# Question #71b77

##### 1 Answer

#### Answer:

#### Explanation:

You actually have a few different ways of approaching this problem.

One way would be to use the ideal gas law equation to find how many moles of nitrogen gas you have in the sample, then use the molar volume of a gas at STP to find the sample's new volume.

A more direct way would be to use the combined gas law equation, since you know that the number of moles of gas **remains constant**.

If you start with the ideal gas law equation, you can write

#P_1V_1 = n * R * T_1 -># for the initial conditions of the gas

and

#P_2V_2 = n* R * T_2 -># for the final conditions of the gas

If you divide these two equations, you can get rid of the number of moles and of the unviersal gas constant,

#(P_1V_1)/(P_2V_2) = (color(red)(cancel(color(black)(n * R))) * T_1)/(color(red)(cancel(color(black)(n * R))) * T_2) <=> (P_1V_1)/(P_2V_2) = T_1/T_2#

You can rearrange this equation to get the combined gas law form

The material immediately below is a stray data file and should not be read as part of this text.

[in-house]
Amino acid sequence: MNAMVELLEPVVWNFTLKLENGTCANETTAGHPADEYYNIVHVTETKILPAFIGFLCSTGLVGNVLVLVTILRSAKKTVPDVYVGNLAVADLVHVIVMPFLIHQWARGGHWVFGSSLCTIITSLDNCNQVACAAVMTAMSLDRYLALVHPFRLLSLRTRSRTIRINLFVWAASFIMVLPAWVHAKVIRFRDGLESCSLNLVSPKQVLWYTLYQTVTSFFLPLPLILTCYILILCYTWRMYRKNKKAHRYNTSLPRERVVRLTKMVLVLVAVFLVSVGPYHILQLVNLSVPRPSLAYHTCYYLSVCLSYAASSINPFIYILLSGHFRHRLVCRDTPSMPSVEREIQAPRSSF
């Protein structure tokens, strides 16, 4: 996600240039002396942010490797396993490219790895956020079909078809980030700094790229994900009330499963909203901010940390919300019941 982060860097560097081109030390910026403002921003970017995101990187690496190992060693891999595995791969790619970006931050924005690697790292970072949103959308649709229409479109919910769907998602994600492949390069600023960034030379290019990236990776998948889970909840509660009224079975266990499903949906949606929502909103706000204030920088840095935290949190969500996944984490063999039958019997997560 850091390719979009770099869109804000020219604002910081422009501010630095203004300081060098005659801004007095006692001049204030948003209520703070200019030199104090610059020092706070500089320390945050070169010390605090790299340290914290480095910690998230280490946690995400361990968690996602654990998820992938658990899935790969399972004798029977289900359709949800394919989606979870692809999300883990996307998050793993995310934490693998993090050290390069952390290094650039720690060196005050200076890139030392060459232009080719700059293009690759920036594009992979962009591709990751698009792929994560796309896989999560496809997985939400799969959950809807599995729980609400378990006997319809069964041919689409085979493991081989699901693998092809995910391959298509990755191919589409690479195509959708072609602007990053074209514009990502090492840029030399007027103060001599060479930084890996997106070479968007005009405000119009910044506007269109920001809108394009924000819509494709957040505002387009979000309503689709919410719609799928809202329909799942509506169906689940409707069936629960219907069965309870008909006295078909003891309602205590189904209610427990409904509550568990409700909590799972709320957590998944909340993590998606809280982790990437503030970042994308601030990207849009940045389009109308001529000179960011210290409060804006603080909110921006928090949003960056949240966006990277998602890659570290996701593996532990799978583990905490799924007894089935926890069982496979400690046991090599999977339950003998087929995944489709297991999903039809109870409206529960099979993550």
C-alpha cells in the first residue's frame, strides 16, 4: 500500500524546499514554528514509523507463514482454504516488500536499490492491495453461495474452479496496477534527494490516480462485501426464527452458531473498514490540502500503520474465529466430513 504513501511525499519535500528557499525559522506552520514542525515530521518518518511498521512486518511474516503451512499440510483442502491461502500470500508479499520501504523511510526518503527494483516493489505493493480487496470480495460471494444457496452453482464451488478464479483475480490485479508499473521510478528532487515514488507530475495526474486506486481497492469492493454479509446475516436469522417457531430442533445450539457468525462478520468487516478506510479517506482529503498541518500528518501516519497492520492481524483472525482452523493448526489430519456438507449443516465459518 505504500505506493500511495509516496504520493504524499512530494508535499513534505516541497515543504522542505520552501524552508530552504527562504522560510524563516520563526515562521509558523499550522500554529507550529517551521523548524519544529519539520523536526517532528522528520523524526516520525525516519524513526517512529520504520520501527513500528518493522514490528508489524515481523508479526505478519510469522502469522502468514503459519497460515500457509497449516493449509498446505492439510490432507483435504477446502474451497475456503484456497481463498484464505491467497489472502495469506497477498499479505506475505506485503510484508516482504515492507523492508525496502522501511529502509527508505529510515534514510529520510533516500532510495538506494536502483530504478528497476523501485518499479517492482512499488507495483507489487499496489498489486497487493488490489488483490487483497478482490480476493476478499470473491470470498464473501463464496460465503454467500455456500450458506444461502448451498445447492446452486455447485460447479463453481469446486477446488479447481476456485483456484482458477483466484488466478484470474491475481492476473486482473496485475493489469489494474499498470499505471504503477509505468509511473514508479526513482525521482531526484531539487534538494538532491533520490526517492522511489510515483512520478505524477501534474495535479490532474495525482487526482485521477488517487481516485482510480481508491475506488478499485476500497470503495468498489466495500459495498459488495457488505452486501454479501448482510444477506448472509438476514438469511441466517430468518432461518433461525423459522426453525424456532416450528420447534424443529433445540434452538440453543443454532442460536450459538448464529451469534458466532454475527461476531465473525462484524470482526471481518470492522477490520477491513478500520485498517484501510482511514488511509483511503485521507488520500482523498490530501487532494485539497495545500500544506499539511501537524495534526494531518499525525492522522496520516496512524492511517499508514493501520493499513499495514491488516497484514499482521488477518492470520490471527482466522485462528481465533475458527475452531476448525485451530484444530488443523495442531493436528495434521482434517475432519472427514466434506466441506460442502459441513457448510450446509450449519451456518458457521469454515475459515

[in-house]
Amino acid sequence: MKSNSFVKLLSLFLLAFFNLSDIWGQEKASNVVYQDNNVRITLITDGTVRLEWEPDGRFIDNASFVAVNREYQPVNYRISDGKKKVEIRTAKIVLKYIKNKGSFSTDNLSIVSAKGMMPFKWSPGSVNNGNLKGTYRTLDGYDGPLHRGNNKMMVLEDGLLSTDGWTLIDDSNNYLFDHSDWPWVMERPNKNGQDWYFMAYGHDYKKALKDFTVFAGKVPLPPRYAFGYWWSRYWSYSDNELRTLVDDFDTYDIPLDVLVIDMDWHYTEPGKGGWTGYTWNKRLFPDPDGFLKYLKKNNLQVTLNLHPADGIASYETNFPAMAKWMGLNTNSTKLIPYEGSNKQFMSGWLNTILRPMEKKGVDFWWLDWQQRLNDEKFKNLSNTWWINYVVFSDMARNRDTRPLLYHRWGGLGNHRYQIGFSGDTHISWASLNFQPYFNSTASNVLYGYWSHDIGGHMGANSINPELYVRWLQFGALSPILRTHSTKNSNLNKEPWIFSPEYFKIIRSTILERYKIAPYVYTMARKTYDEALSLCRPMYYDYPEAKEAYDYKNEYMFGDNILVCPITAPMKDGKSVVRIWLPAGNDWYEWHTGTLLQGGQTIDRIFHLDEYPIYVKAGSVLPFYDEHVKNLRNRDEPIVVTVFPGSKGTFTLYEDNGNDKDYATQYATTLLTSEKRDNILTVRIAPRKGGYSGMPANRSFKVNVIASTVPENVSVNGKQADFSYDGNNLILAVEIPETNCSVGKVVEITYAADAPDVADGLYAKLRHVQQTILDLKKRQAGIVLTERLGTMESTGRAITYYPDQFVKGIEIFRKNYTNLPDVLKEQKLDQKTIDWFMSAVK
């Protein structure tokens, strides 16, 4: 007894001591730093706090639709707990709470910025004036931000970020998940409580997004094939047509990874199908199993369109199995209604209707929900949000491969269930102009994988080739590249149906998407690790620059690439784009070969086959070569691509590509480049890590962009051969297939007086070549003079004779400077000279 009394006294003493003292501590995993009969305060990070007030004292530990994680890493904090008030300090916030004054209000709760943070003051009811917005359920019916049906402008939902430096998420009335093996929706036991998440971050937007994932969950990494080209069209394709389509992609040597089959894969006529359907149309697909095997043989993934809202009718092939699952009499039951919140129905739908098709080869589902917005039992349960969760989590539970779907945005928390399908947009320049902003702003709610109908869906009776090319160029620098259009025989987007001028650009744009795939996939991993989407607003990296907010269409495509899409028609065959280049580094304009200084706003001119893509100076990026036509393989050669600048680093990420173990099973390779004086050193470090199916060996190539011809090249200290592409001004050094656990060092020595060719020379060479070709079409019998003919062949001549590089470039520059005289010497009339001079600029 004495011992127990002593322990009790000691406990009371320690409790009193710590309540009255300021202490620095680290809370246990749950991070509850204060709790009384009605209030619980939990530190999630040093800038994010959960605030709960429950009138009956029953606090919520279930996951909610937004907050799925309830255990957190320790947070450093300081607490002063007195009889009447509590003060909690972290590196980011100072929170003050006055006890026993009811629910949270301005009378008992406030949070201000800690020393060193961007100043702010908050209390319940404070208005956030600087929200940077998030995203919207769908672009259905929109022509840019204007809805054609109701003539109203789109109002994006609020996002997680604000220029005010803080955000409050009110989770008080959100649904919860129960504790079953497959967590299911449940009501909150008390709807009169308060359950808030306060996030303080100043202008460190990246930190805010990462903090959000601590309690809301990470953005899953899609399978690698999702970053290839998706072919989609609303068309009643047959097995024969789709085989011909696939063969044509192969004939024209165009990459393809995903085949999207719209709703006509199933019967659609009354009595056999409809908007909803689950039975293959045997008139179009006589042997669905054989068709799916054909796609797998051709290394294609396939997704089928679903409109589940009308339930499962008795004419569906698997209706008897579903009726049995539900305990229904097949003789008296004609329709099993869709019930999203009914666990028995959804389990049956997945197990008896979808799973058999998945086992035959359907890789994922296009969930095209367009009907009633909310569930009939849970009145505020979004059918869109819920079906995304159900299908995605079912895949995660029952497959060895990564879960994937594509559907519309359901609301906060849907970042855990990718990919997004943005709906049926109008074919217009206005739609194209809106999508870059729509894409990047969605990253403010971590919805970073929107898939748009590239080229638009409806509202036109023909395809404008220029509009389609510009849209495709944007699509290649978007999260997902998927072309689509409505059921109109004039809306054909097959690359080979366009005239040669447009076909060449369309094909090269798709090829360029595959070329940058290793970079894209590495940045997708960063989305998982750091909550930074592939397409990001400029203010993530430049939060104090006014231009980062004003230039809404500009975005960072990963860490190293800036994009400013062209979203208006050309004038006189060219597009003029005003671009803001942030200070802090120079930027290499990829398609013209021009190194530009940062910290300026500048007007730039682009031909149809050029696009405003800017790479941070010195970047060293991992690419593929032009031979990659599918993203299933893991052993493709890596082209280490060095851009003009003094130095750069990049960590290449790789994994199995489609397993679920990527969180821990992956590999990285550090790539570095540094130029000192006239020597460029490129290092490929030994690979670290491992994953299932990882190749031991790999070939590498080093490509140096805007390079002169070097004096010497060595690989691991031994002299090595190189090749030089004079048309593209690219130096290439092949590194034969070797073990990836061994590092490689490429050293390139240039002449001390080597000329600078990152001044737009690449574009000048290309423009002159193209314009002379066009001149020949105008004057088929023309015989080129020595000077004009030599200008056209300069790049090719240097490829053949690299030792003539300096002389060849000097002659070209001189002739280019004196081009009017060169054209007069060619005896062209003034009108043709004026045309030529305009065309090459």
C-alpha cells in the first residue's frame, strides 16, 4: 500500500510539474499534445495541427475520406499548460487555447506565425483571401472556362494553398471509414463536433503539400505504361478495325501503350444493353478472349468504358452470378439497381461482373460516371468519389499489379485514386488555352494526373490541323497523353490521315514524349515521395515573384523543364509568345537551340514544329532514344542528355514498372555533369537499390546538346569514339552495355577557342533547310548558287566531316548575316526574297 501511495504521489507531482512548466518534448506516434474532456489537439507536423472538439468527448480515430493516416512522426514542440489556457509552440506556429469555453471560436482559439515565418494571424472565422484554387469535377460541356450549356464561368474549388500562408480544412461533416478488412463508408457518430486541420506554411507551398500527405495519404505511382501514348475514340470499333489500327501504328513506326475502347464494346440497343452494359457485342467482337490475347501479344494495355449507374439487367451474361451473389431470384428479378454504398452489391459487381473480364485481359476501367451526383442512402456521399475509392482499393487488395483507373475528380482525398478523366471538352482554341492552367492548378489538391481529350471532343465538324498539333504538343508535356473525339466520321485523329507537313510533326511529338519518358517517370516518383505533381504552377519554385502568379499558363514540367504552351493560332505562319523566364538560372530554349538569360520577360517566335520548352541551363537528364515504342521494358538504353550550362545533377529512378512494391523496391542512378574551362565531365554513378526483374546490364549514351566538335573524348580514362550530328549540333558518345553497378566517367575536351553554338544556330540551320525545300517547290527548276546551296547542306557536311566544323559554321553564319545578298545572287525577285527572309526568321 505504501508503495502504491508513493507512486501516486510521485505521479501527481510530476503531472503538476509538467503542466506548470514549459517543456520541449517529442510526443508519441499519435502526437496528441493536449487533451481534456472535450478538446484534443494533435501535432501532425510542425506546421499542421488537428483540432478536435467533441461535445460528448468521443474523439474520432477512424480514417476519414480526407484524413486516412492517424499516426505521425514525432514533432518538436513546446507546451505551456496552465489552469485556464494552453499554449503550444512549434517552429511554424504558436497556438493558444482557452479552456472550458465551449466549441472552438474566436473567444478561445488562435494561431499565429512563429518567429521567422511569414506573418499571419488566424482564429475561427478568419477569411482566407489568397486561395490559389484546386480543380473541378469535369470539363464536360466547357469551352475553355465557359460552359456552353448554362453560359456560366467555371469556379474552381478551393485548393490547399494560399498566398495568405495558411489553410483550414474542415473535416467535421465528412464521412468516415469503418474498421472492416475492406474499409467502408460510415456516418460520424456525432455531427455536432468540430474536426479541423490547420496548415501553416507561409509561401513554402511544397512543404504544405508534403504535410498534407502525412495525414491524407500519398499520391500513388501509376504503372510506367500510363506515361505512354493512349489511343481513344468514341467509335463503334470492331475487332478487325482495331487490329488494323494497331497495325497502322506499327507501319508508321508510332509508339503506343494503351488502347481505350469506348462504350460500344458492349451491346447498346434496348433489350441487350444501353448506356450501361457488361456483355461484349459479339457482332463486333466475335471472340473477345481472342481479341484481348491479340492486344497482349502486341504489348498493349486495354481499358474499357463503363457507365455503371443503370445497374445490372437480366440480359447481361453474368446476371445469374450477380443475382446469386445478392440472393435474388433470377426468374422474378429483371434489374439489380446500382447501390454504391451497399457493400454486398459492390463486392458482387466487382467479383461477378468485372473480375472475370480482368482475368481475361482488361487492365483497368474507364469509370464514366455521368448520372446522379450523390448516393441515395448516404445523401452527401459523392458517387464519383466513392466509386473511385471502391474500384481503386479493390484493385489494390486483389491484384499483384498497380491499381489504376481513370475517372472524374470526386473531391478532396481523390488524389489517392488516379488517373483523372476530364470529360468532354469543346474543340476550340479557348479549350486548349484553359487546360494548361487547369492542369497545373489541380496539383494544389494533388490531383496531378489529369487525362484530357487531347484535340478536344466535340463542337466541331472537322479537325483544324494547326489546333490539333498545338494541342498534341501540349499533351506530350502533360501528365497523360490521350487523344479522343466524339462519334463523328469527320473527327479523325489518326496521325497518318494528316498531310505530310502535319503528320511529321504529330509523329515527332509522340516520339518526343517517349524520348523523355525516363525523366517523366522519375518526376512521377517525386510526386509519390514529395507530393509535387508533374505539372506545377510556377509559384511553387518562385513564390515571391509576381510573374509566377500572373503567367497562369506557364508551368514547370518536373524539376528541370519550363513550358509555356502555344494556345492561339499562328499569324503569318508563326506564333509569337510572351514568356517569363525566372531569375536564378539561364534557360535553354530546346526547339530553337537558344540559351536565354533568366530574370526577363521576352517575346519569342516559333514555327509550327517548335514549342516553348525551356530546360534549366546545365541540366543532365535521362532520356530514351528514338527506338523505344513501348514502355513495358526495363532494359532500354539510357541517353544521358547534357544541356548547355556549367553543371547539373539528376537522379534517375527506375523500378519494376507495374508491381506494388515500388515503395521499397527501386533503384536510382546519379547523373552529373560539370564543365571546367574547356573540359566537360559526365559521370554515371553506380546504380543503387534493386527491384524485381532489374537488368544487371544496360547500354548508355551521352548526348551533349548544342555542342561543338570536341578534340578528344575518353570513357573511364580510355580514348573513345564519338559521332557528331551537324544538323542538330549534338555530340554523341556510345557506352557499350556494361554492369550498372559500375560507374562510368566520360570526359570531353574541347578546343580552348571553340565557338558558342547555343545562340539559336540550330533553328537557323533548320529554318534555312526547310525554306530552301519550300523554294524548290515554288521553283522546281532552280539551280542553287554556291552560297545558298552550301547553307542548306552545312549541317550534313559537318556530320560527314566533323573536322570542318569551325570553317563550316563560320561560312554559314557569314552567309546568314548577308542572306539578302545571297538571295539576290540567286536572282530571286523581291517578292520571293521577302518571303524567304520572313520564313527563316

#color(blue)((P_1V_1)/T_1 = (P_2V_2)/T_2)#

You need to find the value of

#V_2 = P_1/P_2 * T_2/T_1 * V_1#

Plug in your values and solve for **do not** forget to convert the temperature from *degrees Celsius* to *Kelvin*!

#V_2 = (650color(red)(cancel(color(black)("torr"))))/(760color(red)(cancel(color(black)("torr")))) * ((273.15 + 0)color(red)(cancel(color(black)("K"))))/((273.15 + 45.0)color(red)(cancel(color(black)("K")))) * "200 mL"#

#V_2 = "146.86 mL"#

I'll leave the answer rounded to two sig figs, despite the fact that you only have one sig fig for the initial volume of the gas

#V_2 = color(green)("150 mL")#

**SIDE NOTE** *I highly recommend using the first approach as a way to double-check the result.*

*Use the ideal gas law equation to find the number of moles of nitrogen, then use the fact that at* *and* *one mole of any idel gas occupies exactly*